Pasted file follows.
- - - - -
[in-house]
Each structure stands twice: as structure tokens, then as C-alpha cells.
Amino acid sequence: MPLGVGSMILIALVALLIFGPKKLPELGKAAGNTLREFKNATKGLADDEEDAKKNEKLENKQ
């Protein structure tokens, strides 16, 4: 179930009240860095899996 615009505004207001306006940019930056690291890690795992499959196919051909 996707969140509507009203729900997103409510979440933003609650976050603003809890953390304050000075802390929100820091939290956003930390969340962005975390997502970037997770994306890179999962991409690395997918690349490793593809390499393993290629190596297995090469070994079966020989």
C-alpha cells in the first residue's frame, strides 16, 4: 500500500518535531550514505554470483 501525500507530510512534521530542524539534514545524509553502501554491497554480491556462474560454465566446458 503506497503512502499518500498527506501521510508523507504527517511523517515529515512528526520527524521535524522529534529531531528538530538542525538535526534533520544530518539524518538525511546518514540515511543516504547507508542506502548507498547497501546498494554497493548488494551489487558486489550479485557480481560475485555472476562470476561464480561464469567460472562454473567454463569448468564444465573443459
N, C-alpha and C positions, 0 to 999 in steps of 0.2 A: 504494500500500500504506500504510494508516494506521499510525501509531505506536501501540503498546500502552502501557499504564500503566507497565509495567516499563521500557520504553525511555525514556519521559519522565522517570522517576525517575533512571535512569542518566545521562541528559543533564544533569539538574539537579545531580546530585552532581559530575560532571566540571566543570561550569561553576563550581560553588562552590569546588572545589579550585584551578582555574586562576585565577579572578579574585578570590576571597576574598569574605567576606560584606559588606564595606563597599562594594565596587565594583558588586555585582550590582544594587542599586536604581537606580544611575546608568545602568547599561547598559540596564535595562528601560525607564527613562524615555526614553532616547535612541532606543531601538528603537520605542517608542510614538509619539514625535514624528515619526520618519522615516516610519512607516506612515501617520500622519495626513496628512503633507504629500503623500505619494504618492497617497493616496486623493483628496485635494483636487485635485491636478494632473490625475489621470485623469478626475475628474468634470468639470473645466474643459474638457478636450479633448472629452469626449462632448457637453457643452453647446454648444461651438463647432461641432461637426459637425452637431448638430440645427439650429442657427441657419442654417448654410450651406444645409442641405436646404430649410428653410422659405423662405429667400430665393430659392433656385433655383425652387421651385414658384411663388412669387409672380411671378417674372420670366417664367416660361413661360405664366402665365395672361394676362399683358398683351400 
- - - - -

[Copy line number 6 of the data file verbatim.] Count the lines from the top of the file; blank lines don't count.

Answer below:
N, C-alpha and C positions, 0 to 999 in steps of 0.2 A: 504494500500500500504506500504510494508516494506521499510525501509531505506536501501540503498546500502552502501557499504564500503566507497565509495567516499563521500557520504553525511555525514556519521559519522565522517570522517576525517575533512571535512569542518566545521562541528559543533564544533569539538574539537579545531580546530585552532581559530575560532571566540571566543570561550569561553576563550581560553588562552590569546588572545589579550585584551578582555574586562576585565577579572578579574585578570590576571597576574598569574605567576606560584606559588606564595606563597599562594594565596587565594583558588586555585582550590582544594587542599586536604581537606580544611575546608568545602568547599561547598559540596564535595562528601560525607564527613562524615555526614553532616547535612541532606543531601538528603537520605542517608542510614538509619539514625535514624528515619526520618519522615516516610519512607516506612515501617520500622519495626513496628512503633507504629500503623500505619494504618492497617497493616496486623493483628496485635494483636487485635485491636478494632473490625475489621470485623469478626475475628474468634470468639470473645466474643459474638457478636450479633448472629452469626449462632448457637453457643452453647446454648444461651438463647432461641432461637426459637425452637431448638430440645427439650429442657427441657419442654417448654410450651406444645409442641405436646404430649410428653410422659405423662405429667400430665393430659392433656385433655383425652387421651385414658384411663388412669387409672380411671378417674372420670366417664367416660361413661360405664366402665365395672361394676362399683358398683351400 